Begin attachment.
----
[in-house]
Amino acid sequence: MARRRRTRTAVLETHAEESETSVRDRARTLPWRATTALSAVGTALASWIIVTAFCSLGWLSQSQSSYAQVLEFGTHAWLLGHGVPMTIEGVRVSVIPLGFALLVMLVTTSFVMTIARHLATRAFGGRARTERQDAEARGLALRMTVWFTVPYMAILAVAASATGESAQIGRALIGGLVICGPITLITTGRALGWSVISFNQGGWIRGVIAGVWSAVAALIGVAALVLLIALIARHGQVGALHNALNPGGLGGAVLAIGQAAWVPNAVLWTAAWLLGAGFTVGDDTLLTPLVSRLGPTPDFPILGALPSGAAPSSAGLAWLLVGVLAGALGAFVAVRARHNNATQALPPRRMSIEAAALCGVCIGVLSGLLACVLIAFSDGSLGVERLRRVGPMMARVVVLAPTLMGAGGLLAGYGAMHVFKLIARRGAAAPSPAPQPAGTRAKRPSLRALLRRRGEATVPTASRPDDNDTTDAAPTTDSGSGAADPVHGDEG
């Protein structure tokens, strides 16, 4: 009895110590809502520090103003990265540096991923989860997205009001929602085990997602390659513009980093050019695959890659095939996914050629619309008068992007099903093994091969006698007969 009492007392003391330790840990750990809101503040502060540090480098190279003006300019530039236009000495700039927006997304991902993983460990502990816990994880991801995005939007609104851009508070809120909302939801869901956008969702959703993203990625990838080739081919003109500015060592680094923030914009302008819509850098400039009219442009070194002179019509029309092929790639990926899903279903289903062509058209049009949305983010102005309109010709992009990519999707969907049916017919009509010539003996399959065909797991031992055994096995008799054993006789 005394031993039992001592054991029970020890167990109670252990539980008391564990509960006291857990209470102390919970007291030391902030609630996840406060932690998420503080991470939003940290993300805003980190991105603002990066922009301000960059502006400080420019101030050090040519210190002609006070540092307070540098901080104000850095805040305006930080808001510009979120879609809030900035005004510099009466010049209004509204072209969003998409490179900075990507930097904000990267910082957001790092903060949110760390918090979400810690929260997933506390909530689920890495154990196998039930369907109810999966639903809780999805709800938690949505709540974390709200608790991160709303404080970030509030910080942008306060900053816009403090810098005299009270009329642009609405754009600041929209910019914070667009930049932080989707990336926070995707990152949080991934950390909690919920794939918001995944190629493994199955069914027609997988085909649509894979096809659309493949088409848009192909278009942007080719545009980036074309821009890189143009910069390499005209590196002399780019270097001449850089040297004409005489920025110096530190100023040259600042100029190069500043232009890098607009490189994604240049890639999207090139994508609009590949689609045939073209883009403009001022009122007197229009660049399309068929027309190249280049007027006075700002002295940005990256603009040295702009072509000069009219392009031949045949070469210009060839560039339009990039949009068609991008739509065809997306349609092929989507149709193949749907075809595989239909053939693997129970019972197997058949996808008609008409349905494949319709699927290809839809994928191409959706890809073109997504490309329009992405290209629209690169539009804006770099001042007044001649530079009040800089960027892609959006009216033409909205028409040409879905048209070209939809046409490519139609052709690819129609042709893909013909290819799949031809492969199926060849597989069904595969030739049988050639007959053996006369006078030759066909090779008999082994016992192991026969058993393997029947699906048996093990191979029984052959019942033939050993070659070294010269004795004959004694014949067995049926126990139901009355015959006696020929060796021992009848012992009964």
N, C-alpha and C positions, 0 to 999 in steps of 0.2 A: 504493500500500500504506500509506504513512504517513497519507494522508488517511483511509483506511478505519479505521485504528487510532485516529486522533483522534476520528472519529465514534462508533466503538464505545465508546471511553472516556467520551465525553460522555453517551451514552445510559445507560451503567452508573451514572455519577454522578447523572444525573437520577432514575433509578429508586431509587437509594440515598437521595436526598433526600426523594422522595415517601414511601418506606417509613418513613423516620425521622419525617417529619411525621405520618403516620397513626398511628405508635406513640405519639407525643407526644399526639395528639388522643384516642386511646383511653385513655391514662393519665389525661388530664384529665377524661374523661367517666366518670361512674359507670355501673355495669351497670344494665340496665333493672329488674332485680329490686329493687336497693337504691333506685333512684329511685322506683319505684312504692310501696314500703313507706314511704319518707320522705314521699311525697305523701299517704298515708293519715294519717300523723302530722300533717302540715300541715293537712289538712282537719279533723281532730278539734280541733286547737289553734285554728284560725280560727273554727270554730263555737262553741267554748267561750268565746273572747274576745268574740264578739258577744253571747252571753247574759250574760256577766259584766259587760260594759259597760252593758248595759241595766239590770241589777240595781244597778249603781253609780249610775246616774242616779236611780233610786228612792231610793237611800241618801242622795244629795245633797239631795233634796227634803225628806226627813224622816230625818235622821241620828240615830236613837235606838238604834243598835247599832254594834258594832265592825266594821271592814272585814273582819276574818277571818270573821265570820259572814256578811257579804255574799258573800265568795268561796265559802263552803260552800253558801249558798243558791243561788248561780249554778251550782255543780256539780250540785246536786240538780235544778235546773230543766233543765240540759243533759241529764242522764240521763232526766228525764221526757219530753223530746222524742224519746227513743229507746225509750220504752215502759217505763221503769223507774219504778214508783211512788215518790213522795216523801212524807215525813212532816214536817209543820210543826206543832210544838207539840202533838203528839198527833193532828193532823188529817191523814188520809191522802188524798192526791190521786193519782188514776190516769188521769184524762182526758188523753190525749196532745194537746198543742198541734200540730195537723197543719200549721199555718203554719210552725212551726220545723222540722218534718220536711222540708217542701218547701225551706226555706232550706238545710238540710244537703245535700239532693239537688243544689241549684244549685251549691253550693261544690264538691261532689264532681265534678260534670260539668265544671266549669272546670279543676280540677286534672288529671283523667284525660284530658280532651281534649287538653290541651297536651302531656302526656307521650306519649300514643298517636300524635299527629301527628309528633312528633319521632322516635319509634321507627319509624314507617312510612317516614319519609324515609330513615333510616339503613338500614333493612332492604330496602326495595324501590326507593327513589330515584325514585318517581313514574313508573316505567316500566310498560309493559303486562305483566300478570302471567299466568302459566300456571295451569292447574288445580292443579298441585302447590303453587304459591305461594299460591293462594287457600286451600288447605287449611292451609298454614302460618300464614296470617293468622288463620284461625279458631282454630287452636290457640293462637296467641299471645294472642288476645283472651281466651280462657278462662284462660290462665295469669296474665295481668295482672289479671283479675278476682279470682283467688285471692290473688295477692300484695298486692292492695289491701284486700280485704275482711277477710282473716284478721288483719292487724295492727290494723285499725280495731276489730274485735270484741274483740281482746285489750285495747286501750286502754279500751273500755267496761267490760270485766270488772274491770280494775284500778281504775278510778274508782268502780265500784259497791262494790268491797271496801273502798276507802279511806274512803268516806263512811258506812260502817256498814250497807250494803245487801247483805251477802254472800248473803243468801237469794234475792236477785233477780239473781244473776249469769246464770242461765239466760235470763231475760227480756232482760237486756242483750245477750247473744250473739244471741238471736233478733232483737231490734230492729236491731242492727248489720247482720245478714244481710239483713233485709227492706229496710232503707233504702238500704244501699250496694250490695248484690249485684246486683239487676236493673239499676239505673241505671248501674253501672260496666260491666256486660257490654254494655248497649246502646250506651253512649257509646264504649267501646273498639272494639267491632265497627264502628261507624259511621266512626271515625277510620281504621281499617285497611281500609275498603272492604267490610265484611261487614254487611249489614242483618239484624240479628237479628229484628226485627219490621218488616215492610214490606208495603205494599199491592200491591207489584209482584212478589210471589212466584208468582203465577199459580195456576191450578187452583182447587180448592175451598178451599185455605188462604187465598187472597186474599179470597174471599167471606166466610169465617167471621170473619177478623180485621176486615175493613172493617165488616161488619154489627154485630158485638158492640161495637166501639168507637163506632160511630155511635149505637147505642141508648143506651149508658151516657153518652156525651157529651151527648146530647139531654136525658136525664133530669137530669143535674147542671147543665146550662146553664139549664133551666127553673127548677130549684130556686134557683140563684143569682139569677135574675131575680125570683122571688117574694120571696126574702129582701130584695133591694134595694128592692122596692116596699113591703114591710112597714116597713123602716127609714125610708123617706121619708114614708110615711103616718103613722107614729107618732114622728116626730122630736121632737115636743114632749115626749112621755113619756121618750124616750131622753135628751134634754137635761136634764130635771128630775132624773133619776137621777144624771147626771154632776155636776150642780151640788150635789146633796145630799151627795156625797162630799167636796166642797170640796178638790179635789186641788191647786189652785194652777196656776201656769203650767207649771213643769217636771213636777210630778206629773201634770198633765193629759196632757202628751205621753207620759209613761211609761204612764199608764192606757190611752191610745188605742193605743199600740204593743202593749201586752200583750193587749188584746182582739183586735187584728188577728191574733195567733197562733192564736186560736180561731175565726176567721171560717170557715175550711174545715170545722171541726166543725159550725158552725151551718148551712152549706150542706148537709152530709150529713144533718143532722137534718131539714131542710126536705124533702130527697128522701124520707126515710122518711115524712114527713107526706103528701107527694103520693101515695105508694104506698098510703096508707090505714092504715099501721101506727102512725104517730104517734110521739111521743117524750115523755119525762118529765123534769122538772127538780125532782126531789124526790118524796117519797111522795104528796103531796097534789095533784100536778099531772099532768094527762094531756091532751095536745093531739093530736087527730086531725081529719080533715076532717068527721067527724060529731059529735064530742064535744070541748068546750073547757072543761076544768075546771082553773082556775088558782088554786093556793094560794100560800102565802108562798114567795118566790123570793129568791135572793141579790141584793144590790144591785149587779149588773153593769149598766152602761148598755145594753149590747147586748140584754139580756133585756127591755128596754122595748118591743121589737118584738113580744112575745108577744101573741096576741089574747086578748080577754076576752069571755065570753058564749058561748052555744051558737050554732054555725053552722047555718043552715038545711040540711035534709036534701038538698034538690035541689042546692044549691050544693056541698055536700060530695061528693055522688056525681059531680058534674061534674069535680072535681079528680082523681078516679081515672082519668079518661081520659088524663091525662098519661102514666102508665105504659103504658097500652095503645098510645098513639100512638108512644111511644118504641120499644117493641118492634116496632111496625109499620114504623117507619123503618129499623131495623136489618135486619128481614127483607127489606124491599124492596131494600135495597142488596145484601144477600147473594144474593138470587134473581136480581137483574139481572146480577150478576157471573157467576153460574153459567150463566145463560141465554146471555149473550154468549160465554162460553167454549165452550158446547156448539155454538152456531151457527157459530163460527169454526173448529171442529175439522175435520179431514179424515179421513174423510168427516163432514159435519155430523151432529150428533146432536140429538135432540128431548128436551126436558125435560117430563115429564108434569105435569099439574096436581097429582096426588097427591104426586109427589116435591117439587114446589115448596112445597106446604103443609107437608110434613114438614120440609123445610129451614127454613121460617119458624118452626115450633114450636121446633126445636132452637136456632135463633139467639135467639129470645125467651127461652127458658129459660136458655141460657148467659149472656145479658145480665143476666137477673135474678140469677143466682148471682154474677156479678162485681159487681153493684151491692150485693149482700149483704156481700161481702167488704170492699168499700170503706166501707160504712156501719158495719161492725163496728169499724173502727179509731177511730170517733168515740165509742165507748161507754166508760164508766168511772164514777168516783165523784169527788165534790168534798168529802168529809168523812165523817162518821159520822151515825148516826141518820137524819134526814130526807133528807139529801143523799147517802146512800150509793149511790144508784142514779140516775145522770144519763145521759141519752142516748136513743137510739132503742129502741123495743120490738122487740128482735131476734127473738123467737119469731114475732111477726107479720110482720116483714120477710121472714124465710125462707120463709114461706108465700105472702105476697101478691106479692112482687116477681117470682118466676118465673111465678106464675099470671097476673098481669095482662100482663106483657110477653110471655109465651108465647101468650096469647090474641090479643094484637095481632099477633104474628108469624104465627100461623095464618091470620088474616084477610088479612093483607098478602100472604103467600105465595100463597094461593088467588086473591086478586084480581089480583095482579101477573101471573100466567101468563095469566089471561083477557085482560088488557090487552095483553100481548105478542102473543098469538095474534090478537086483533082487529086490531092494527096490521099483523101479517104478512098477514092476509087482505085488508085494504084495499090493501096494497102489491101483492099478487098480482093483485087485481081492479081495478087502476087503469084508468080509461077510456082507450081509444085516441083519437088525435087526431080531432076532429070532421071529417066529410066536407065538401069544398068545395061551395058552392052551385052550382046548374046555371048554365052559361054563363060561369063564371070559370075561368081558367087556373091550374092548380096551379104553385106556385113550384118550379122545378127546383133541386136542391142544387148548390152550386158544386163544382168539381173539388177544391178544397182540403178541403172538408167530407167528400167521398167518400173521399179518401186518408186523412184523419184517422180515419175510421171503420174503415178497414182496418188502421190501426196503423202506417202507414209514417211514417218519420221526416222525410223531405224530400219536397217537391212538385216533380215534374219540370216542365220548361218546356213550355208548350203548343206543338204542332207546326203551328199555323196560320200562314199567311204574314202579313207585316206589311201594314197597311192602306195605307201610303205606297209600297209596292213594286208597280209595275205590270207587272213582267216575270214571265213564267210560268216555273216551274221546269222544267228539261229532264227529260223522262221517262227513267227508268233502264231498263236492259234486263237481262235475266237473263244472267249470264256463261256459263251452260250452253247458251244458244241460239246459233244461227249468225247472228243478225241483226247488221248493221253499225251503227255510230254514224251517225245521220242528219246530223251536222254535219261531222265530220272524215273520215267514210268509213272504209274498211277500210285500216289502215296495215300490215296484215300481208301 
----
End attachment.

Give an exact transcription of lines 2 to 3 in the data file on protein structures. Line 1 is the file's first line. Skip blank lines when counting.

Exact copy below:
Amino acid sequence: MARRRRTRTAVLETHAEESETSVRDRARTLPWRATTALSAVGTALASWIIVTAFCSLGWLSQSQSSYAQVLEFGTHAWLLGHGVPMTIEGVRVSVIPLGFALLVMLVTTSFVMTIARHLATRAFGGRARTERQDAEARGLALRMTVWFTVPYMAILAVAASATGESAQIGRALIGGLVICGPITLITTGRALGWSVISFNQGGWIRGVIAGVWSAVAALIGVAALVLLIALIARHGQVGALHNALNPGGLGGAVLAIGQAAWVPNAVLWTAAWLLGAGFTVGDDTLLTPLVSRLGPTPDFPILGALPSGAAPSSAGLAWLLVGVLAGALGAFVAVRARHNNATQALPPRRMSIEAAALCGVCIGVLSGLLACVLIAFSDGSLGVERLRRVGPMMARVVVLAPTLMGAGGLLAGYGAMHVFKLIARRGAAAPSPAPQPAGTRAKRPSLRALLRRRGEATVPTASRPDDNDTTDAAPTTDSGSGAADPVHGDEG
């Protein structure tokens, strides 16, 4: 009895110590809502520090103003990265540096991923989860997205009001929602085990997602390659513009980093050019695959890659095939996914050629619309008068992007099903093994091969006698007969 009492007392003391330790840990750990809101503040502060540090480098190279003006300019530039236009000495700039927006997304991902993983460990502990816990994880991801995005939007609104851009508070809120909302939801869901956008969702959703993203990625990838080739081919003109500015060592680094923030914009302008819509850098400039009219442009070194002179019509029309092929790639990926899903279903289903062509058209049009949305983010102005309109010709992009990519999707969907049916017919009509010539003996399959065909797991031992055994096995008799054993006789 005394031993039992001592054991029970020890167990109670252990539980008391564990509960006291857990209470102390919970007291030391902030609630996840406060932690998420503080991470939003940290993300805003980190991105603002990066922009301000960059502006400080420019101030050090040519210190002609006070540092307070540098901080104000850095805040305006930080808001510009979120879609809030900035005004510099009466010049209004509204072209969003998409490179900075990507930097904000990267910082957001790092903060949110760390918090979400810690929260997933506390909530689920890495154990196998039930369907109810999966639903809780999805709800938690949505709540974390709200608790991160709303404080970030509030910080942008306060900053816009403090810098005299009270009329642009609405754009600041929209910019914070667009930049932080989707990336926070995707990152949080991934950390909690919920794939918001995944190629493994199955069914027609997988085909649509894979096809659309493949088409848009192909278009942007080719545009980036074309821009890189143009910069390499005209590196002399780019270097001449850089040297004409005489920025110096530190100023040259600042100029190069500043232009890098607009490189994604240049890639999207090139994508609009590949689609045939073209883009403009001022009122007197229009660049399309068929027309190249280049007027006075700002002295940005990256603009040295702009072509000069009219392009031949045949070469210009060839560039339009990039949009068609991008739509065809997306349609092929989507149709193949749907075809595989239909053939693997129970019972197997058949996808008609008409349905494949319709699927290809839809994928191409959706890809073109997504490309329009992405290209629209690169539009804006770099001042007044001649530079009040800089960027892609959006009216033409909205028409040409879905048209070209939809046409490519139609052709690819129609042709893909013909290819799949031809492969199926060849597989069904595969030739049988050639007959053996006369006078030759066909090779008999082994016992192991026969058993393997029947699906048996093990191979029984052959019942033939050993070659070294010269004795004959004694014949067995049926126990139901009355015959006696020929060796021992009848012992009964």